Why support a cosmetic pesticide ban in Manitoba?

A cosmetic pesticide ban helps protect vulnerable residents, particularly small children.

Now that summer is finally here in Manitoba, many families are thinking about how to keep their grass green and the flowers blooming. We all love our lawns and gardens, but how we maintain them can have significant impacts on our health and the environment.

For example, some people choose to use cosmetic pesticides, chemicals used to kill weeds (herbicides) and insects (insecticides) for lawn and garden care.  The use of cosmetic pesticides has been the centre of great debate across the province in the past year.

In 2012, The Manitoba Government, led by Minister of Conservation and Water Stewardship Gord Macintosh, completed a cosmetic pesticide ban consultation. More than 2,000 people participated in consultations and over 70 per cent of them were in favour of increased regulation. The proposed ban would not affect commercial or agricultural uses of pesticides. A 2013 Winnipeg Free Press survey also indicated a majority of Manitobans support the ban.

Winnipeg resident Melanie Sourisseau, mother of two young children, supports a cosmetic pesticide ban.

“I am concerned about the risks that these chemicals pose to my children and their overall health. I struggle with how it is allowed to place lawn aesthetics above our health and feel that Manitoba should follow what has been put into effect in provinces such as Ontario and Quebec, giving Manitobans, especially our children, the same protection.”

In May 2013, Canadian Association of Physicians for the Environment campaigner Farrah Khan spoke out in support of a provincial ban.

“The Canadian Association of Physicians for the Environment supports the work of Cosmetic Pesticide Ban Manitoba because we believe Manitobans deserve the same protection that millions of other Canadians now have from unnecessary lawn chemicals,” Khan said. “Banning the use and sale of lawn and garden pesticides across the province will help prevent illnesses such as childhood leukemia, ADHD, and asthma, as well as birth defects and other reproductive problems. Kids shouldn’t have to worry about playing in the grass. Our doctors look forward to a strong and health-protective ban on cosmetic pesticides across Manitoba.”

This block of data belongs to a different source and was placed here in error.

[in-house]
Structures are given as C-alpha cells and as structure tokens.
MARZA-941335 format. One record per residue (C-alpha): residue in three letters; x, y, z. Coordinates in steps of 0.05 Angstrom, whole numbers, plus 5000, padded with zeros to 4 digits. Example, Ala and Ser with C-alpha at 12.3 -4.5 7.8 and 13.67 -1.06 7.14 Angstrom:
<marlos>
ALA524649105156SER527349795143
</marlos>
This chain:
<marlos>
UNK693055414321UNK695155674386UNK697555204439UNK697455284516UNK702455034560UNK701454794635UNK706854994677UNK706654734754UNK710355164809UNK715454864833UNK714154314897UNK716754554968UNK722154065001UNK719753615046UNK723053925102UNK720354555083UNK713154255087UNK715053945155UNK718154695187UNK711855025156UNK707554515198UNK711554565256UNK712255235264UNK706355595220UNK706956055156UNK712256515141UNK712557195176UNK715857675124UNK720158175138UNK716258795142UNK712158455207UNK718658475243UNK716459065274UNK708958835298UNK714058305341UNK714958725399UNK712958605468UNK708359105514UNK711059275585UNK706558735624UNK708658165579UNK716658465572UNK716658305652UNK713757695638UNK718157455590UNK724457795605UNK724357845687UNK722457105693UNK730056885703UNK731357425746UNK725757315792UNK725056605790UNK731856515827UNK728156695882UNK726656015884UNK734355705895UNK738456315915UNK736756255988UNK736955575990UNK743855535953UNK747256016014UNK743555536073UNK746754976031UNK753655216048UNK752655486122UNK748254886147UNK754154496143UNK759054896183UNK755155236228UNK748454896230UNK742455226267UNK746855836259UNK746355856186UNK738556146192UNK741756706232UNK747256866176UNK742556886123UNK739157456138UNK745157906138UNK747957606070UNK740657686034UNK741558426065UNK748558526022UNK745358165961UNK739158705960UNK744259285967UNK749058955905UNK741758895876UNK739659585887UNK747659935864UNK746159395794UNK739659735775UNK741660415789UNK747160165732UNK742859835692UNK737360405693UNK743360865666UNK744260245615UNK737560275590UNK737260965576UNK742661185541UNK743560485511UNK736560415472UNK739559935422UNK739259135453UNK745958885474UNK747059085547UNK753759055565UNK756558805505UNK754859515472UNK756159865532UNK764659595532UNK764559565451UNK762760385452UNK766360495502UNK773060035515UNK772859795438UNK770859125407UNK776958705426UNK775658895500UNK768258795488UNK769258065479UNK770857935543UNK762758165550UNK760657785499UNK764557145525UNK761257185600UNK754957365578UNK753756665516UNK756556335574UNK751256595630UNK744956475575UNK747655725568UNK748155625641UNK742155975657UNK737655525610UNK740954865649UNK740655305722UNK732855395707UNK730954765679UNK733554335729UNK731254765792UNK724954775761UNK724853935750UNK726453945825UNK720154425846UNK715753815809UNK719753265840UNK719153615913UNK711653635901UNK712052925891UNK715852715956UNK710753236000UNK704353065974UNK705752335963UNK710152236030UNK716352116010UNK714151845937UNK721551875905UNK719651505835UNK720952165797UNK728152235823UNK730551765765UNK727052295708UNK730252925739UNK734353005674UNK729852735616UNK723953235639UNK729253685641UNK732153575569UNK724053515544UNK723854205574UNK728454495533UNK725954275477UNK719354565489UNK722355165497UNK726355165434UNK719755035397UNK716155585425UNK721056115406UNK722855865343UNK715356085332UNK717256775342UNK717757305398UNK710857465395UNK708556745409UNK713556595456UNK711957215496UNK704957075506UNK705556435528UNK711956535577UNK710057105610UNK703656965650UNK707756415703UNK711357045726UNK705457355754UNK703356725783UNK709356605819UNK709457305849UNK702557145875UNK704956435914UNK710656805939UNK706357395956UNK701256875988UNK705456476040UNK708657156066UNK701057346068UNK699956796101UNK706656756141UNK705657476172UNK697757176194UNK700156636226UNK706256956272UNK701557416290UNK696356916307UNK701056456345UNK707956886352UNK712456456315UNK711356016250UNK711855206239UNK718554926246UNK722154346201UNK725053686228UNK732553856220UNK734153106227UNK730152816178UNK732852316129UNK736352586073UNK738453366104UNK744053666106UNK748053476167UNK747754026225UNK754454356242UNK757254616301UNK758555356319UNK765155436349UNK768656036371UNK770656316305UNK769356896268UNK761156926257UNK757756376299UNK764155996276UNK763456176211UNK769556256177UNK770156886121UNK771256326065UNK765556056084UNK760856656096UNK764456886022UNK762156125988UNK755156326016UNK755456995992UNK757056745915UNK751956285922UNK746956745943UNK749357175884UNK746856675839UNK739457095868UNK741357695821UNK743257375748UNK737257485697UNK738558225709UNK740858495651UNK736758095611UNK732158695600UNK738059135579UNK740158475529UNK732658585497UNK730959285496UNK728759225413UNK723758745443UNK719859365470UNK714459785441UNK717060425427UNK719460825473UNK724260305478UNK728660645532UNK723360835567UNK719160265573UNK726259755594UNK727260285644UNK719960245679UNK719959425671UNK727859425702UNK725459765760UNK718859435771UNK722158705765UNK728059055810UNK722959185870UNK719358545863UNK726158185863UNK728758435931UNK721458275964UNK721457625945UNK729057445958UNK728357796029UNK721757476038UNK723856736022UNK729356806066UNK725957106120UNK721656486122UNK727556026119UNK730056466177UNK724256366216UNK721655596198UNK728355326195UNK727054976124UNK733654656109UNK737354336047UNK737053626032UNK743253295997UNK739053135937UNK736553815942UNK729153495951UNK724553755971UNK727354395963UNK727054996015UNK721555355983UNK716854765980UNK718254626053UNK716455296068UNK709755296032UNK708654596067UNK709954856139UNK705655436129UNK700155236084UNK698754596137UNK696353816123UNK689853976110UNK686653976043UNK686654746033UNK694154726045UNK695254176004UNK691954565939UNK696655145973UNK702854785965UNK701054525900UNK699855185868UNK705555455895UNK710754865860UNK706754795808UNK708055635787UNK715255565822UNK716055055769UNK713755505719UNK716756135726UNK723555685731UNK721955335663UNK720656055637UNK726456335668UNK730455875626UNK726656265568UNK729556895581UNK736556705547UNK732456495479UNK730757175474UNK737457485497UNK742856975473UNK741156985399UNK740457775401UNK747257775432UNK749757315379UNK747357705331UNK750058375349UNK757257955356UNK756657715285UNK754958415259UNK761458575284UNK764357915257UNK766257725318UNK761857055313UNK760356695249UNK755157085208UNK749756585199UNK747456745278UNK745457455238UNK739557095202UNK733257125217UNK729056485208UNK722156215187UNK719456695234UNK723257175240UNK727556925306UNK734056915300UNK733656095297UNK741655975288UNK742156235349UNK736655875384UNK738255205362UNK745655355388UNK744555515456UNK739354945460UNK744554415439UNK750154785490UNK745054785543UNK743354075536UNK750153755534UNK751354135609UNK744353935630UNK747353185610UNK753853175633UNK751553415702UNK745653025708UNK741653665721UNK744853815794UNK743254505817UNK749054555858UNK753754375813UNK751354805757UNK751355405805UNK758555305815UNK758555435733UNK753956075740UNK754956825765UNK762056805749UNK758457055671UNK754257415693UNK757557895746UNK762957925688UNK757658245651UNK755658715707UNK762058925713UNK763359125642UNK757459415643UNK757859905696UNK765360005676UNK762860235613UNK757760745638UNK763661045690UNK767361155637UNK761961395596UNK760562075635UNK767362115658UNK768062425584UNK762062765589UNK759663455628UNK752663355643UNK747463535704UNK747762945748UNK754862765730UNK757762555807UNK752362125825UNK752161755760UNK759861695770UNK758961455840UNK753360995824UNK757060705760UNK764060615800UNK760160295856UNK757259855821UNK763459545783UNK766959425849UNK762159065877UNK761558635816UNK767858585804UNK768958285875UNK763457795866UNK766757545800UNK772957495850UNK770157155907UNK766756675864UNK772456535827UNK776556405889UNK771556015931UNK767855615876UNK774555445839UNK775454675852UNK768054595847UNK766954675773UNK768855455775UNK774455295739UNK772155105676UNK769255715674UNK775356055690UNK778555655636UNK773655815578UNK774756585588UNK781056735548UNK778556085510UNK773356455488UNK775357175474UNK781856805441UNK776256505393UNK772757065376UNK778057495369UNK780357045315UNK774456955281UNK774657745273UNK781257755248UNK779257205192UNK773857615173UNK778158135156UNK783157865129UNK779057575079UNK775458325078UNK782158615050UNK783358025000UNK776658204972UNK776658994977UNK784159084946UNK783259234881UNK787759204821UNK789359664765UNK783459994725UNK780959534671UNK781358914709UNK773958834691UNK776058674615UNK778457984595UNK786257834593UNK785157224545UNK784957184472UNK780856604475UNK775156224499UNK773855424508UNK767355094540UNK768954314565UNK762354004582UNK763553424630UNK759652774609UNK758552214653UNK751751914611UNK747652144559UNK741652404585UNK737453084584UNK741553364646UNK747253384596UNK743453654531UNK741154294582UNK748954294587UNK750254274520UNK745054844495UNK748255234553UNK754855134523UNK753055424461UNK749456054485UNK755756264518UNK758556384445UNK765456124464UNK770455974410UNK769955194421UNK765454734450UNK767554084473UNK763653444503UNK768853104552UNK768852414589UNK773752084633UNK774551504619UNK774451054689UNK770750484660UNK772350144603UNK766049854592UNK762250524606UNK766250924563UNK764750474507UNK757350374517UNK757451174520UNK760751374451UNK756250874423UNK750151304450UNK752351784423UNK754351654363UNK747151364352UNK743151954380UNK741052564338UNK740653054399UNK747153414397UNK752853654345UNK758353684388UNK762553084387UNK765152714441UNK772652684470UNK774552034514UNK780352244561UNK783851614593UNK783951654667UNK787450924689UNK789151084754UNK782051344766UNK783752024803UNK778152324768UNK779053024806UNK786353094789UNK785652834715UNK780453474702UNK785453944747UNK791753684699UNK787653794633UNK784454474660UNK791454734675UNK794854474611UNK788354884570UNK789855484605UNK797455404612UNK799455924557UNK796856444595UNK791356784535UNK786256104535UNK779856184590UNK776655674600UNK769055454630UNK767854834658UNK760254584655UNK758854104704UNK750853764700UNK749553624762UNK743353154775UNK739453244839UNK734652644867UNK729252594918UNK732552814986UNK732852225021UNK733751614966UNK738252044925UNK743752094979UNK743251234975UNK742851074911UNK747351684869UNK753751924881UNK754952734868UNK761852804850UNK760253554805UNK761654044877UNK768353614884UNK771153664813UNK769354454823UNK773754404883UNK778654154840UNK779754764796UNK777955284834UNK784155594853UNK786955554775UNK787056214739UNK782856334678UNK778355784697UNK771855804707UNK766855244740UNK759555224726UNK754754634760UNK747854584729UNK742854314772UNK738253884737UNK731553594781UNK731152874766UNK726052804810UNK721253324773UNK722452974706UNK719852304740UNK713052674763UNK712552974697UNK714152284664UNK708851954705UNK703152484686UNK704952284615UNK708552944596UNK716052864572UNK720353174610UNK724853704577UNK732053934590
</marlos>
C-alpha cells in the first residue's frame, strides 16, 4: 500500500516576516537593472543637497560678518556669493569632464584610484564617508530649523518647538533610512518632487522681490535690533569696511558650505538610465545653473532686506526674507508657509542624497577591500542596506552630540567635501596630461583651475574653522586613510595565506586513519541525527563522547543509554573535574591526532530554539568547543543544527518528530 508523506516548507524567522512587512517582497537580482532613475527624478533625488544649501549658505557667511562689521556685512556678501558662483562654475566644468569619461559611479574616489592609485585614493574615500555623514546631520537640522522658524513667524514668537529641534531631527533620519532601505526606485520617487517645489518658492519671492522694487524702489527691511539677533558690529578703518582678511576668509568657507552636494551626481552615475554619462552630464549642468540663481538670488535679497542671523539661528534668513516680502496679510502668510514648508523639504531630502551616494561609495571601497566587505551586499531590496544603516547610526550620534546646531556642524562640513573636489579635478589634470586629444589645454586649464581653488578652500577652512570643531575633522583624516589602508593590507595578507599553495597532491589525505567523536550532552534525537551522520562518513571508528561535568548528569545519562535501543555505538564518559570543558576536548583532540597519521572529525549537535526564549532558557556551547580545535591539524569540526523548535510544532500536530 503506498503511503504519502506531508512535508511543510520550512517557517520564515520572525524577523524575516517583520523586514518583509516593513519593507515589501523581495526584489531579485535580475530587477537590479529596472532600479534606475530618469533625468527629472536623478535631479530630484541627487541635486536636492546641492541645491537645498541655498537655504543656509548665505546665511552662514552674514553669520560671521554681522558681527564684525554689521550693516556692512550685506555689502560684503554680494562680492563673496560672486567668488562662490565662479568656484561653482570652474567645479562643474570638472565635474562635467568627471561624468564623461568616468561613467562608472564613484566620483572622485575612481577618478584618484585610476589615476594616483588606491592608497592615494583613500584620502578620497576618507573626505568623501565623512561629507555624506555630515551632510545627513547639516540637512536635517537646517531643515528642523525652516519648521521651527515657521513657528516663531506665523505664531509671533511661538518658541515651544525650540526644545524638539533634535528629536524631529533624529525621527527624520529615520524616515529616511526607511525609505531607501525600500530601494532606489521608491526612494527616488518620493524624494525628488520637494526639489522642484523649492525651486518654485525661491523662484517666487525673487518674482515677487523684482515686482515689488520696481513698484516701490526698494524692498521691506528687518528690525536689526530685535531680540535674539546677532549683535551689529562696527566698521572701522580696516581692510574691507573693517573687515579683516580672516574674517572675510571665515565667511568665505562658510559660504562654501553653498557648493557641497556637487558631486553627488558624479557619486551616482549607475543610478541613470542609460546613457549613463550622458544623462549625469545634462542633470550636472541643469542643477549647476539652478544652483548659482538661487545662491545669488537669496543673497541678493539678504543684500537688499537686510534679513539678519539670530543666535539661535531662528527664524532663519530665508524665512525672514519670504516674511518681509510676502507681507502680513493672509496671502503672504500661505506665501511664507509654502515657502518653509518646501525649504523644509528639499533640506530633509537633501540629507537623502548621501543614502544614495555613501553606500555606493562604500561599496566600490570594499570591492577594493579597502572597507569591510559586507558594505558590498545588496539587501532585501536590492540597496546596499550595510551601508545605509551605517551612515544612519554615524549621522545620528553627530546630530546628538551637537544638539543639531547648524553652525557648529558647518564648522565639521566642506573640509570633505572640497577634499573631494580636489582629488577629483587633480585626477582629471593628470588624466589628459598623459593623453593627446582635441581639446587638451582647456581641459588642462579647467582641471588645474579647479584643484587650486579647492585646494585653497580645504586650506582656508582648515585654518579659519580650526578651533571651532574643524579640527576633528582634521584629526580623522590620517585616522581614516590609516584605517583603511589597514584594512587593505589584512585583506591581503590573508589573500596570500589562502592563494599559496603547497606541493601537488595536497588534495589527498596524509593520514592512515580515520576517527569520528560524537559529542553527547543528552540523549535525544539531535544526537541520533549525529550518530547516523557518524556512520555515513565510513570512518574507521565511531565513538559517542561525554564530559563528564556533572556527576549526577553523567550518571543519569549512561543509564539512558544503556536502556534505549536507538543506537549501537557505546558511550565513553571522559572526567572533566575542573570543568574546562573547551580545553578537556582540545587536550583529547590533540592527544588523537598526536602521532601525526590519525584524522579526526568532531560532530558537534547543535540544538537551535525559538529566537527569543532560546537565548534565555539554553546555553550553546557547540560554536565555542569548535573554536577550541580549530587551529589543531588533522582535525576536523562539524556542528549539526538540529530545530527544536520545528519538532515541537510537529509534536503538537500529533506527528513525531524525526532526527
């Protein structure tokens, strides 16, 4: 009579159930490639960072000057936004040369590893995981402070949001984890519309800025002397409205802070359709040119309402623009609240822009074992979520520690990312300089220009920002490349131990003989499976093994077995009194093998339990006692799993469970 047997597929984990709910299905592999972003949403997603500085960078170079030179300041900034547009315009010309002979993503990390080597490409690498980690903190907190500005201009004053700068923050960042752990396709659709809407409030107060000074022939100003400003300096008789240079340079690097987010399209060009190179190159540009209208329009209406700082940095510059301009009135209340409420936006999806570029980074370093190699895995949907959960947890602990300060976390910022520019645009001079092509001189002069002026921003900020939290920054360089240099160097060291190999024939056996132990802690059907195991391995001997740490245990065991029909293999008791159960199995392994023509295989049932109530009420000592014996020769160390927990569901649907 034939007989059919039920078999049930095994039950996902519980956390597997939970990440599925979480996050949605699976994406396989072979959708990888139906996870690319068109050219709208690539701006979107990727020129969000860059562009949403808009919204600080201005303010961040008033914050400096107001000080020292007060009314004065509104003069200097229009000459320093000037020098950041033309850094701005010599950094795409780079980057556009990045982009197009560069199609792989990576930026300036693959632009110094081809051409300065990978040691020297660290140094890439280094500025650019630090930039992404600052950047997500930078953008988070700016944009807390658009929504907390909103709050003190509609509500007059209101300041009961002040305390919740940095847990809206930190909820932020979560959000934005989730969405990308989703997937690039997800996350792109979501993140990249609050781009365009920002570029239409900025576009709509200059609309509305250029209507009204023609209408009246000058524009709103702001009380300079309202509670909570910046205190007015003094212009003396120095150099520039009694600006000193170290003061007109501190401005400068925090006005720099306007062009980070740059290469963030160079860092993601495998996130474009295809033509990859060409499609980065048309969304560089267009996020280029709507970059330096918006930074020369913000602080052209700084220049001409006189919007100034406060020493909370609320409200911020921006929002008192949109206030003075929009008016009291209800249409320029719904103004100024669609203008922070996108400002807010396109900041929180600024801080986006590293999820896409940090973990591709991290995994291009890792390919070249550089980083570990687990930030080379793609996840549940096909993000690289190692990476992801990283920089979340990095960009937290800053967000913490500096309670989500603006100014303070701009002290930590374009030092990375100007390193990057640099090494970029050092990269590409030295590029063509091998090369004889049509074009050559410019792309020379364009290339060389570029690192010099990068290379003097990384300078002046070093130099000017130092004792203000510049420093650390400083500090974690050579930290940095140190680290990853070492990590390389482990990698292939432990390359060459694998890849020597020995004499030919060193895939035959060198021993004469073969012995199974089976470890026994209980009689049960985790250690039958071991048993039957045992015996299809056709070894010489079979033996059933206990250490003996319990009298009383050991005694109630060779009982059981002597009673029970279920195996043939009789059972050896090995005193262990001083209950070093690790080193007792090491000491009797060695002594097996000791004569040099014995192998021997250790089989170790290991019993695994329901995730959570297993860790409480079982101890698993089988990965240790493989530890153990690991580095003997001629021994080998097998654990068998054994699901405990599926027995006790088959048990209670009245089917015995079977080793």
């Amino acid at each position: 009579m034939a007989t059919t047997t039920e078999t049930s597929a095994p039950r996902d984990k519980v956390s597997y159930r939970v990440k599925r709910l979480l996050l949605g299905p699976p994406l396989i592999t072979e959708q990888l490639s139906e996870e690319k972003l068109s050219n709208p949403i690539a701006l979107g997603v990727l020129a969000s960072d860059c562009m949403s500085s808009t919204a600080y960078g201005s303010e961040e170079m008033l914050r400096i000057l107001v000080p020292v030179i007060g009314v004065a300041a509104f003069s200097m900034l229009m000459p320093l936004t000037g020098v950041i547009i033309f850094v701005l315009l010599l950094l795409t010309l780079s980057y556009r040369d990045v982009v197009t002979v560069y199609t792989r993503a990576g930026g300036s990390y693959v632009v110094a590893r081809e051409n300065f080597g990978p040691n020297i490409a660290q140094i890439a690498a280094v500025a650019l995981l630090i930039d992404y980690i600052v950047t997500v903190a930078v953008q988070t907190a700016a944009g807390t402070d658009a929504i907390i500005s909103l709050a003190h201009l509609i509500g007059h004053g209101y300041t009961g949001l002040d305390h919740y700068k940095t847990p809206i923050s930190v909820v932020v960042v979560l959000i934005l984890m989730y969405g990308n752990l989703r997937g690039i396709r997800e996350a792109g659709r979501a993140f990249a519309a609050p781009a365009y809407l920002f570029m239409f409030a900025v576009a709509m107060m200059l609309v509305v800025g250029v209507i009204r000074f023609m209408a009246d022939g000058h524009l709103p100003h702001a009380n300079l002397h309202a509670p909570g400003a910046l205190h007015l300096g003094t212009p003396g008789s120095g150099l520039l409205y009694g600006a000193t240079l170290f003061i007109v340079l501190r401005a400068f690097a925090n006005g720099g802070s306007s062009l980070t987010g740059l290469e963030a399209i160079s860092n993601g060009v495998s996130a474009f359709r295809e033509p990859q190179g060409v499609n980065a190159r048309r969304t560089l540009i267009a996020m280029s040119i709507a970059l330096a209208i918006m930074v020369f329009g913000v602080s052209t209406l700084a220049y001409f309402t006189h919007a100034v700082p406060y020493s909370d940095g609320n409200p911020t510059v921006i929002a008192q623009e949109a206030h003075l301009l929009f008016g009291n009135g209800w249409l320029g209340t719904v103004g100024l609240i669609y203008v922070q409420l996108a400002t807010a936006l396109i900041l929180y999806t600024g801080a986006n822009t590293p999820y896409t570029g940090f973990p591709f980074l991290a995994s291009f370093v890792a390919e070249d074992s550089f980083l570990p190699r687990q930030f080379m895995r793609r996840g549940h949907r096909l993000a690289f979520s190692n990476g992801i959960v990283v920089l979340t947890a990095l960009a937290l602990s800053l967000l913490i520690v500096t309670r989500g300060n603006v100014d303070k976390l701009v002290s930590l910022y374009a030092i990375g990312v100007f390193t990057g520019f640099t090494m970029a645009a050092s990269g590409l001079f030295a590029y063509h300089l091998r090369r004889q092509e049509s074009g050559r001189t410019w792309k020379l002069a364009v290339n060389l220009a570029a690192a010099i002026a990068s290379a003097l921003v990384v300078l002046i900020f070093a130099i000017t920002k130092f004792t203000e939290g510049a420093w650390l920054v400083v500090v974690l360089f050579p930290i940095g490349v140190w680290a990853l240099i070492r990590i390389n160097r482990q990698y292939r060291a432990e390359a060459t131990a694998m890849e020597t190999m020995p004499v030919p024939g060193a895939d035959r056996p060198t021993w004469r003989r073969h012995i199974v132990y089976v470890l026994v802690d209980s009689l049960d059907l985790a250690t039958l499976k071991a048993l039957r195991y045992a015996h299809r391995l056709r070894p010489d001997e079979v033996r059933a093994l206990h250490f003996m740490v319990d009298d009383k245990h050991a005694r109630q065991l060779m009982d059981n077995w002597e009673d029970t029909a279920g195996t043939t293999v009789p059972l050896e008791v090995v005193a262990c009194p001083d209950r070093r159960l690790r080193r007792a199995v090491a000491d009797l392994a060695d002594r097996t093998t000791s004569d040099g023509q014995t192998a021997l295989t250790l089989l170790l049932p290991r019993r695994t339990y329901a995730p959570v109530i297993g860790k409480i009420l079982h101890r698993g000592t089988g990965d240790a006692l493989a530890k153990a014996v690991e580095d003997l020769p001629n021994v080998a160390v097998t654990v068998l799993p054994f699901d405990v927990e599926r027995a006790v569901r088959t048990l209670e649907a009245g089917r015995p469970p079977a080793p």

There are several community and environmental organizations in Manitoba that offer natural lawn care education and workshops such as the Manitoba Eco Network and the City of Winnipeg. We have options, and other provinces have shown a ban can work here.

Summer 2013 may be ripe for the Manitoba Government to give Manitobans the same protections as other Canadians so we can all enjoy safe and green lawns this summer. If you would like to strengthen support for the cosmetic pesticide ban visit the Cosmetic Pesticide Ban Manitoba website.


I am University of Manitoba graduate student focusing on participatory action community health research. I am currently working on a campaign with the Cosmetic Pesticide Ban Manitoba (CPBM) coalition and as a research assistant in the Faculty of Medicine. I appreciate working with not-for-profit organizations such as Green Action Centre who supports CPBM.